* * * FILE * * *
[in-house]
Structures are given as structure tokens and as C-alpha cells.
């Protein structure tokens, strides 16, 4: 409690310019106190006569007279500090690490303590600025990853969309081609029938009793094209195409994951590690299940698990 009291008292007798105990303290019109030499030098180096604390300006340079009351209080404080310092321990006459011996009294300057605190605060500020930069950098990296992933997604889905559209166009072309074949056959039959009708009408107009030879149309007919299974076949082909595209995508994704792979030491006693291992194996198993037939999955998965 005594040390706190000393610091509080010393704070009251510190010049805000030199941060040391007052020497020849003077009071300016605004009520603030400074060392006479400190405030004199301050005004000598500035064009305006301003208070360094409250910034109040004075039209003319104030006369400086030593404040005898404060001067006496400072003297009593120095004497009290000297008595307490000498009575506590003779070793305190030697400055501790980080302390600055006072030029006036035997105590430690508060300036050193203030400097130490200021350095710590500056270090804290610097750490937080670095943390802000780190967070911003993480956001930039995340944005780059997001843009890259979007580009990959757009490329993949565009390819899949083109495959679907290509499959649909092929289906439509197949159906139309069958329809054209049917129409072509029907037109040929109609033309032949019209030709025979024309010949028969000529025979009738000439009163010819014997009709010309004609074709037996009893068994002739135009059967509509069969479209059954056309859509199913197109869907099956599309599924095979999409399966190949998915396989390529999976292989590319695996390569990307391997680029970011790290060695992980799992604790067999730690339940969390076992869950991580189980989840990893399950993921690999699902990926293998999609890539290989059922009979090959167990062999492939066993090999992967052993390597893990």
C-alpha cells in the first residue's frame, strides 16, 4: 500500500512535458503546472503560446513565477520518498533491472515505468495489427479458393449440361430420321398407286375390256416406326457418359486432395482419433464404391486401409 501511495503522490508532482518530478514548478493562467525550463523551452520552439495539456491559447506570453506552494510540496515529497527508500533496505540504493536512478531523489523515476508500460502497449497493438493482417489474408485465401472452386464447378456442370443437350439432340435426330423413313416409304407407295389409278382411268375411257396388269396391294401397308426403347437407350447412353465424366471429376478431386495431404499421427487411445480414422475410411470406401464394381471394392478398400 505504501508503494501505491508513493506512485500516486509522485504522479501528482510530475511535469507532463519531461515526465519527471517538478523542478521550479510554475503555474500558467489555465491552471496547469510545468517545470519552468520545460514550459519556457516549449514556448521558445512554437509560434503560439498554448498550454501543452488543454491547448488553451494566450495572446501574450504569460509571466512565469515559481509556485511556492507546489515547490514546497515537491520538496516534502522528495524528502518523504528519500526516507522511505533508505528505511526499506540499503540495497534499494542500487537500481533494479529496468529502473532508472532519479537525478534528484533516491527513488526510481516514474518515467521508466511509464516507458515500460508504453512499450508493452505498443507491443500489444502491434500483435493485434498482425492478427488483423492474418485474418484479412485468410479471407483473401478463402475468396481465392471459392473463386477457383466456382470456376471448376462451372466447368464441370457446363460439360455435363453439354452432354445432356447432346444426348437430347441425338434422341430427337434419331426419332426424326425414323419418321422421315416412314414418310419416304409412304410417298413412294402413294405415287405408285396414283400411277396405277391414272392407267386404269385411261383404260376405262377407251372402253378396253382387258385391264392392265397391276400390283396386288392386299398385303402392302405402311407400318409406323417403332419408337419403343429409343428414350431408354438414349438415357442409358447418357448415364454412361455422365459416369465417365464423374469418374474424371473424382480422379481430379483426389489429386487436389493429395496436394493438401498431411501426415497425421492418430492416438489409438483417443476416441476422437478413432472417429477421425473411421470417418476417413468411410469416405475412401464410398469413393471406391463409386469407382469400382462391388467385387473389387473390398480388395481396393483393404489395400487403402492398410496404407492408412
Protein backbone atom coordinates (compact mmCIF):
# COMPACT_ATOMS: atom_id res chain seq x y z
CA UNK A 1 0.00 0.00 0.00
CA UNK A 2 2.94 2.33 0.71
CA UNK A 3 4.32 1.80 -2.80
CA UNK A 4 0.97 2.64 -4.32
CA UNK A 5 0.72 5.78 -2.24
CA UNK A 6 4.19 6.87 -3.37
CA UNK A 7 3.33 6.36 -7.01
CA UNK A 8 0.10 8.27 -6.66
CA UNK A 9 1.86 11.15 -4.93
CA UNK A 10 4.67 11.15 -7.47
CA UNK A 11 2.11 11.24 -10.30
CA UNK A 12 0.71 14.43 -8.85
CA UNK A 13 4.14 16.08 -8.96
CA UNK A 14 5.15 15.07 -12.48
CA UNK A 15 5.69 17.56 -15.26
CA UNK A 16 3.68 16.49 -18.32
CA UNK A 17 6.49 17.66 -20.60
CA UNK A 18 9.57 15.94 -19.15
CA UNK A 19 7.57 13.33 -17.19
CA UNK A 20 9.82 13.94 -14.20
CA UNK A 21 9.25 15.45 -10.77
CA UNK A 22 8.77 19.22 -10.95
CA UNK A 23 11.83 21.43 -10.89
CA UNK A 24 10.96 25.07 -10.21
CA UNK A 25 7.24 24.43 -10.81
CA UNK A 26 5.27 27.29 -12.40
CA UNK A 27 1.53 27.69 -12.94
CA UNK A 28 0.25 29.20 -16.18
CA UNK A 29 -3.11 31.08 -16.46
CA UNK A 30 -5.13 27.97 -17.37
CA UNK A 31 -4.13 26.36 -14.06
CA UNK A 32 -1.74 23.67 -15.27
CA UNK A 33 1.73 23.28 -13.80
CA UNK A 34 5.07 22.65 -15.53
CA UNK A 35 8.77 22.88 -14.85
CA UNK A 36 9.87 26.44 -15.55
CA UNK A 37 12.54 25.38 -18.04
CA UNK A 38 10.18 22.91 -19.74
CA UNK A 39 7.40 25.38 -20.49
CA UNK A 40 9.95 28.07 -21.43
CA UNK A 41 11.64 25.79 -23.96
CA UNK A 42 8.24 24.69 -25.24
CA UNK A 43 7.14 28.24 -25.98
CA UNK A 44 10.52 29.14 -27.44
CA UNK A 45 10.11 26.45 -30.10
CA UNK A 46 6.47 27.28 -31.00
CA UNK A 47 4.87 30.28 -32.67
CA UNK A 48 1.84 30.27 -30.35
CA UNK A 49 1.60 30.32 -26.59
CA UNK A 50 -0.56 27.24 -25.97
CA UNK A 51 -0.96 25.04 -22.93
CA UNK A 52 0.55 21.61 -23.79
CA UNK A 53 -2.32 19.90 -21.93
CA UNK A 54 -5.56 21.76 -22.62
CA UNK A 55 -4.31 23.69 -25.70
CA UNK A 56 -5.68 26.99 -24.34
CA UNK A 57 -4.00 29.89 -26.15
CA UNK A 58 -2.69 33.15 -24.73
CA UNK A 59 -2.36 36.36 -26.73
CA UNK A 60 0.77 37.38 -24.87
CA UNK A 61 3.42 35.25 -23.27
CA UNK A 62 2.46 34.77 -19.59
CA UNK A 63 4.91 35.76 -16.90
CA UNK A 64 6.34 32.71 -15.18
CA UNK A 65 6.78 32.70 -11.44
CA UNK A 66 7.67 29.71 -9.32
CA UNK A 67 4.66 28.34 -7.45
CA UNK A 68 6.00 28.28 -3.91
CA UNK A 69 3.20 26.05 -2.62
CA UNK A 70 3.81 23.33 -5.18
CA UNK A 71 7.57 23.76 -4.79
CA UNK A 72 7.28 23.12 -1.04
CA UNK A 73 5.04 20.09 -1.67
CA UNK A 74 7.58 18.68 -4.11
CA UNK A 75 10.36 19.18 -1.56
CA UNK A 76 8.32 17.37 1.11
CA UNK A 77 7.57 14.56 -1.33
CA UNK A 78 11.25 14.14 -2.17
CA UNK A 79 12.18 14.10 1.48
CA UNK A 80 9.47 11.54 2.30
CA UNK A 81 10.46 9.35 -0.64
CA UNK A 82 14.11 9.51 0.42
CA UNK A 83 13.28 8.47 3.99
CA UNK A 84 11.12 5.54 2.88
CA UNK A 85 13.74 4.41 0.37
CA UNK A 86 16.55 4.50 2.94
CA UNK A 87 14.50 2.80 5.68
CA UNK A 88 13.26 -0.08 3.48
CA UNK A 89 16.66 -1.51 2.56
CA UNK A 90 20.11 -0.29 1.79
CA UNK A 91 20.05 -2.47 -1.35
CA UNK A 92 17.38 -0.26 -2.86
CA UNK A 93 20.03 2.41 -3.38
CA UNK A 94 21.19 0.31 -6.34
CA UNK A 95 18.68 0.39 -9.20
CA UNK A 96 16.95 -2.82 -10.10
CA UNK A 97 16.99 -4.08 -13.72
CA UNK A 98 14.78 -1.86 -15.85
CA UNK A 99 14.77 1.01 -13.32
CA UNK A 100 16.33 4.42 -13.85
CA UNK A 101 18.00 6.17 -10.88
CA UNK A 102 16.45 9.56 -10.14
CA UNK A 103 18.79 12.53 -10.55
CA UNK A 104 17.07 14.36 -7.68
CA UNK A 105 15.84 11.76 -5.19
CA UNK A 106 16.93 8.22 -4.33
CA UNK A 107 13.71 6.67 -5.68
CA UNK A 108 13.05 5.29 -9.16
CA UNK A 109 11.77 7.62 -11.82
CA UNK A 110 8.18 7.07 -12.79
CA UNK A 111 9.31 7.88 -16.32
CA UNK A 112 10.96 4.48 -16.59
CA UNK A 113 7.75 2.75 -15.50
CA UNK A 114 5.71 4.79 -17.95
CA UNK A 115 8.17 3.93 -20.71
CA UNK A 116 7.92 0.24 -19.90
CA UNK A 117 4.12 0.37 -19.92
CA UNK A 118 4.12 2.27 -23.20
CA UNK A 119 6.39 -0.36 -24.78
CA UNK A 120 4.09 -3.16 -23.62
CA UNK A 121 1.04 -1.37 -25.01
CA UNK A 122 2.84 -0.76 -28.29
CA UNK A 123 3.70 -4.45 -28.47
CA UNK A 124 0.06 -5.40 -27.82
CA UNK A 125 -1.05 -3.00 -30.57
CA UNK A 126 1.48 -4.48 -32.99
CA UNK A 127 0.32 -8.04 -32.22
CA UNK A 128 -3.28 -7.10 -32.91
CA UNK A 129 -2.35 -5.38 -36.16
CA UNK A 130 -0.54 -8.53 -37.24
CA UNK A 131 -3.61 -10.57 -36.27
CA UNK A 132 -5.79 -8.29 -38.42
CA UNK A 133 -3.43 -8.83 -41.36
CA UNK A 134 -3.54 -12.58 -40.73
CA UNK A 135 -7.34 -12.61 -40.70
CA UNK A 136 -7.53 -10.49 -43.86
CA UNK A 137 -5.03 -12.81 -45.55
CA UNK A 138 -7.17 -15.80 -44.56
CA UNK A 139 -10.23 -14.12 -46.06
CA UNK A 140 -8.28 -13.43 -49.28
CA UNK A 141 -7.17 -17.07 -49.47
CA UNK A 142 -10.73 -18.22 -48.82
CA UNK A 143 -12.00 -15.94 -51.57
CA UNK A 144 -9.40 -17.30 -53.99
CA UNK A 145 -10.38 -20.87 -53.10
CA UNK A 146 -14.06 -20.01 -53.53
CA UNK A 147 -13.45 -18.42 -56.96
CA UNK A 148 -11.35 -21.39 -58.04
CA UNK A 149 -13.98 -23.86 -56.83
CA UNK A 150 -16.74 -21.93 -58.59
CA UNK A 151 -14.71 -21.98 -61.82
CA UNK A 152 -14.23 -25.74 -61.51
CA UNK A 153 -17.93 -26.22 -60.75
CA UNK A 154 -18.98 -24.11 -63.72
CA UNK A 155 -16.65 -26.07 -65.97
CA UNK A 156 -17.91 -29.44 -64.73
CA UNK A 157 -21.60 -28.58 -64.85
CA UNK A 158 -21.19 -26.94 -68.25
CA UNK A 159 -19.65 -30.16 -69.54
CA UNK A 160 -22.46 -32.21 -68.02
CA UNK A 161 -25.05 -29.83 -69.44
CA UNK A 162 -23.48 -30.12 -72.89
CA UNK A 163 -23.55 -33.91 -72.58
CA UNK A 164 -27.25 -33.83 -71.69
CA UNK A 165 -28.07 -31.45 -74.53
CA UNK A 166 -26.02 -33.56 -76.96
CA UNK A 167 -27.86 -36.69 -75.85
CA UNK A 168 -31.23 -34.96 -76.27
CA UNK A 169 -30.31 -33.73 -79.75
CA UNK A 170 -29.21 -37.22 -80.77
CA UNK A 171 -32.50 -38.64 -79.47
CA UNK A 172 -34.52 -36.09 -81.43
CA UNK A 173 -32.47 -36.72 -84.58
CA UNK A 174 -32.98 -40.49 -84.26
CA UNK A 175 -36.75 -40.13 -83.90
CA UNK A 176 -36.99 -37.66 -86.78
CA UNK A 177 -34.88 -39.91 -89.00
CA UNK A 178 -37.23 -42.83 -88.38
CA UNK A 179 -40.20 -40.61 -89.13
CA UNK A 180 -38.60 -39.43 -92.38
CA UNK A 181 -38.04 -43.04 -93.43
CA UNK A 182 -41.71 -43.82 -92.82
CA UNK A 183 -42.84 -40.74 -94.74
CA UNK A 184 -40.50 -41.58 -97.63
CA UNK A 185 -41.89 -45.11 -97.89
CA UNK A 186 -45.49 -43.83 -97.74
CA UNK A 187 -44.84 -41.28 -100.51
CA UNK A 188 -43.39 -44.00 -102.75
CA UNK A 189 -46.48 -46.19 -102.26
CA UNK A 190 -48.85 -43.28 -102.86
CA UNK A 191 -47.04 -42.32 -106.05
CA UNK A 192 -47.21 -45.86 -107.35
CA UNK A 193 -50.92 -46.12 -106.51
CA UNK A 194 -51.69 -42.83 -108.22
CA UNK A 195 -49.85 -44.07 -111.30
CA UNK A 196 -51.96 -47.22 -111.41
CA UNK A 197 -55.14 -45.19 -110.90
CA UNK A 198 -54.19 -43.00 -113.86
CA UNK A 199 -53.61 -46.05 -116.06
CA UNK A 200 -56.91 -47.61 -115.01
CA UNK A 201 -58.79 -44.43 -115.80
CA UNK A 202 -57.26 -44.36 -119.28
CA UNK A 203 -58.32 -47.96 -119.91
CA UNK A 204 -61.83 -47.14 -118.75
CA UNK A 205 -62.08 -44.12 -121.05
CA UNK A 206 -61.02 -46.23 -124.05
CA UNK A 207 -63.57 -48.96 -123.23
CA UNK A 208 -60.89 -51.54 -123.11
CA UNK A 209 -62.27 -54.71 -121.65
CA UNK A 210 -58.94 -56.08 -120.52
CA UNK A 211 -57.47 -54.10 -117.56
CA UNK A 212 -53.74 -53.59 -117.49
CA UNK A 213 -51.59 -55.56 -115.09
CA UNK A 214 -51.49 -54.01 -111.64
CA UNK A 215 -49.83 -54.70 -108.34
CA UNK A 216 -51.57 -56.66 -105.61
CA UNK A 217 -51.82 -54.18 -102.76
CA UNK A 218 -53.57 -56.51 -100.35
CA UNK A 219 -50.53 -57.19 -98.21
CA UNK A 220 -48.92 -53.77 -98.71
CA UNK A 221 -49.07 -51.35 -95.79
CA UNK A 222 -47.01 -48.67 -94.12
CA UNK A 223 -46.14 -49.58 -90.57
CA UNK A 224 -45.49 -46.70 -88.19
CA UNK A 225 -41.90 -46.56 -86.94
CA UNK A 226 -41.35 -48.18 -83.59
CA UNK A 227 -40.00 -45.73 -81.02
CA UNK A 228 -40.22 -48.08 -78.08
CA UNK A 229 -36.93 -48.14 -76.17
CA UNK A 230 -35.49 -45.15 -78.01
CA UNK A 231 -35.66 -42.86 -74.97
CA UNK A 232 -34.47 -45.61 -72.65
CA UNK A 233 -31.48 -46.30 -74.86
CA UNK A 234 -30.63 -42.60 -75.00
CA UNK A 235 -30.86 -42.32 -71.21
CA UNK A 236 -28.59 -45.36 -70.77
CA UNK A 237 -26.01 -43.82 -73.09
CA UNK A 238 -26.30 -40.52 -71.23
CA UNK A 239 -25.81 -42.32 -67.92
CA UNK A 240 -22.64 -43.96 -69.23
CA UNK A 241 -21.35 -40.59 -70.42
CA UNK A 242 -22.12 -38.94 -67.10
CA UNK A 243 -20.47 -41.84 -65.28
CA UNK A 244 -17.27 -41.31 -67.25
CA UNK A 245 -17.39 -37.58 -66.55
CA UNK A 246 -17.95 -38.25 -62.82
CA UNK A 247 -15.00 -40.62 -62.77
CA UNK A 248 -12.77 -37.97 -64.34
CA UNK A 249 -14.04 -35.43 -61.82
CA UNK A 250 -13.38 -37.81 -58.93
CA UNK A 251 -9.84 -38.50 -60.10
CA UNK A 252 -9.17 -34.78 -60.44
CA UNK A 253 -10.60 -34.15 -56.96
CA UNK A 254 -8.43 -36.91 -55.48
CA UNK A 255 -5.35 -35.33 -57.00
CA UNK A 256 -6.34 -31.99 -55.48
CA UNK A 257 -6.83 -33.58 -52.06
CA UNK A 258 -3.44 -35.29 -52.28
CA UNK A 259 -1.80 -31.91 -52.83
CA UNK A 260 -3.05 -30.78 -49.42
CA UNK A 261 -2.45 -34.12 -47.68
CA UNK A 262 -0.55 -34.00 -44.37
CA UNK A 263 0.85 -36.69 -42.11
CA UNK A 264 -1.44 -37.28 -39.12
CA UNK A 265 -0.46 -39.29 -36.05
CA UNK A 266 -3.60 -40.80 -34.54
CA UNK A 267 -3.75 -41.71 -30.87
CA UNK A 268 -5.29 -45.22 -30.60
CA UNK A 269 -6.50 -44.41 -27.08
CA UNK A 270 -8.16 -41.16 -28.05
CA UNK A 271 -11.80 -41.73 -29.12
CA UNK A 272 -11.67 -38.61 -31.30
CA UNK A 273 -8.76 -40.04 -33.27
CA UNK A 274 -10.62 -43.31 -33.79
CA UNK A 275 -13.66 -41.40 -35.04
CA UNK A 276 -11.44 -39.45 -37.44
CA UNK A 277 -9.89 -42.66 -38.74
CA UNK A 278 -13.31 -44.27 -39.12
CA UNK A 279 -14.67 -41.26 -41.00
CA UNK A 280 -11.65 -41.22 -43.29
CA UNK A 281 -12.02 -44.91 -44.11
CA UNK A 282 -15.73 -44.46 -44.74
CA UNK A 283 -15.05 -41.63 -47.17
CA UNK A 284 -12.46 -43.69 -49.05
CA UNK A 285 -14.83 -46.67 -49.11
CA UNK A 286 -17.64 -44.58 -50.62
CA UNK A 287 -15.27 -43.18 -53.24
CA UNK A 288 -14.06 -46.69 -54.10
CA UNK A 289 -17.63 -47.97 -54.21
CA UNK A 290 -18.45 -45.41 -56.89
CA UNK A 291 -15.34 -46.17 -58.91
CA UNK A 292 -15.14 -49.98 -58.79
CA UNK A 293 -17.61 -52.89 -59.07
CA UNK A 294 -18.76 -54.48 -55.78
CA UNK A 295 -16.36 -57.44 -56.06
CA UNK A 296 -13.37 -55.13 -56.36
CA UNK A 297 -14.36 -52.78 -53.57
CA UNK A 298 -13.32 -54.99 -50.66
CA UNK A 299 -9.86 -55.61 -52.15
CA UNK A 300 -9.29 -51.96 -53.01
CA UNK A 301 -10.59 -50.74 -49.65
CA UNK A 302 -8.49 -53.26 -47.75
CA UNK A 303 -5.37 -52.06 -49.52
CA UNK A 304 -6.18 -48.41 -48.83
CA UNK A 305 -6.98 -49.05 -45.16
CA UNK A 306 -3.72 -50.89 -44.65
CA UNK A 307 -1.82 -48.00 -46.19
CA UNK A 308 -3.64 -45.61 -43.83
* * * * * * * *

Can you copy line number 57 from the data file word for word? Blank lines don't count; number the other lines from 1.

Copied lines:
CA UNK A 51 -0.96 25.04 -22.93